Cary Grant rarely had trouble talking to women, but he sent actress Merle Oberon over to invite the young woman he’d just seen perform in London to join them for dinner. Betsy Drake sat with the stars at the captain’s table that night in 1947, and by the time the Queen Mary docked in New York, she and Cary were in love.

Their marriage would last only 13 years, but Betsy would have a profound impact on the legendary actor. “I am close to happiness,” Cary gushed in 1959. “I wanted to rid myself of all my hypocrisies. I wanted to work through the events of my childhood, my relationship with my parents and my former wives.” 

Cary Grant ‘Too Selfish’ to Have Kids Early On, Wife Says

A daughter of the family that built Chicago’s posh Drake and Blackstone hotels, Betsy grew up shuffling between relatives after her jet-set parents lost their money in the stock market crash. She began acting as a way of curing her stutter and was starring in Deep Are the Roots in London’s West End when Cary saw her from the audience.

Despite a 19-year age gap — she was 24 and he was 43 when they met — they were both bright and curious. Betsy read voraciously and taught herself photography. Cary, who had been born Archibald Leach, created his cultured demeanor through self-education. But his suave manner only masked the insecurity he still felt over growing up poor with an alcoholic father and a mother who ran off when he was 10. It would be almost two decades before Cary learned the truth: His father had committed his mother against her will to a mental institution.

Betsy and Cary wed on Christmas Day 1949, with his friend, billionaire Howard Hughes, as their best man. Betsy soon learned that life with Cary could be trying. “The early loss of his mother made it hard for him to have a committed, trusting, stable relationship,” says Mark Glancy, author of Becoming Cary Grant. “Once they were married, he became very suspicious, distrustful and insecure.” 

Betsy tried to alleviate his fears. She cooked, read him poetry over breakfast and studied hypnosis to help them both quit smoking. Though she received great reviews for their 1948 movie, Every Girl Should Be Married, she only worked sporadically. “Cary swallowed my life,” she said. “I lost myself in trying to please him.”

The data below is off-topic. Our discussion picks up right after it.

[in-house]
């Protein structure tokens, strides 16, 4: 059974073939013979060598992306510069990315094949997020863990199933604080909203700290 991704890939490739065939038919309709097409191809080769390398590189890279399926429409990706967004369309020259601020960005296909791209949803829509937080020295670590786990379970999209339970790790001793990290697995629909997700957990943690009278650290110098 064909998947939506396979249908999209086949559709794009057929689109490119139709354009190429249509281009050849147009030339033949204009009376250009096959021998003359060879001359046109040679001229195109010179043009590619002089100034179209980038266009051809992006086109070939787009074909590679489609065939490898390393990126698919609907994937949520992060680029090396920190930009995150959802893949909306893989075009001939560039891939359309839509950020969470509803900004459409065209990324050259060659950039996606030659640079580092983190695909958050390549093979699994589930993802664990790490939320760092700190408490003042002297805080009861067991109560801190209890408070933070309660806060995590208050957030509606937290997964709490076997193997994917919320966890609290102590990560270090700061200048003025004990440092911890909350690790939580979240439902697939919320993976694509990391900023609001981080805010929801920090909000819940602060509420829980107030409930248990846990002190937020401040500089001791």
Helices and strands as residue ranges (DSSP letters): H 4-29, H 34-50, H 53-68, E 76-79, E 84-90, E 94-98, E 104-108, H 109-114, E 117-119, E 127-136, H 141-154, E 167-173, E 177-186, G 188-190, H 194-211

She briefly convinced Cary to slow down, too, so that they could enjoy their homes in Beverly Hills and Palm Springs, but he was restless. Betsy was even less successful getting him interested in starting a family. “He often said that he would have been too selfish to become a father [earlier in his life],” Cary’s last wife, Barbara Grant, tells Closer

In 1956, Betsy arrived in Spain to the set of The Pride and the Passion and quickly realized her husband was having an affair with his costar Sophia Loren. “By his own account, he fell madly in love with her and wanted to marry her,” says Glancy. 

Humiliated, Betsy left, booking passage on the Andrea Doria. On July 25, her ship collided with another ocean liner in heavy fog off Nantucket. Betsy survived, although dozens were killed. 

The near-death experience and Cary’s infidelity sent Betsy into a tailspin. Things grew worse when her husband informed her that Sophia would be starring with him in Houseboat, a romantic comedy Betsy had written. “If I had any self-respect, I would have kicked him in the teeth and walked out,” Betsy said. She “simply stopped functioning,” her friend, actress Rosalind Russell, recalled. 

Betsy sought help in therapy, including LSD treatment, which was legal at the time and being used as a way of dealing with trauma. She persuaded Cary to try the treatment to help him with his unresolved feelings about his childhood. He became an enthusiastic convert, crowing, “I never understood myself. How could I have hoped to understand anyone else?” 

It was too late to save their marriage though. “One morning in bed while we were both having breakfast, Cary asked me a question and I said, ‘Go [screw] yourself,’” Betsy recalled. “That was the true beginning of the end.” 

Cary’s next marriage, to actress Dyan Cannon, only lasted two years, but the effort he made to address his past gave him the courage to finally become a father. His only child, Jennifer Grant, whom he adored, was born in 1966. “He made his last film before she was born,” says Glancy. “He stayed home, saw her as often as possible and really enjoyed her childhood.” 

Betsy went on to publish a novel and earn a master’s of education in psychology from Harvard. She never remarried and lived to be 92. She and Cary also remained friendly until his death in 1986. “I never clearly resolved why Betsy and I parted,” Cary said. “As far as one marriage can be compared with any other, ours was comparatively happier than most.”

— By Louise A. Barile

For more on this story, pick up the latest issue of Closer magazine, on newsstands now.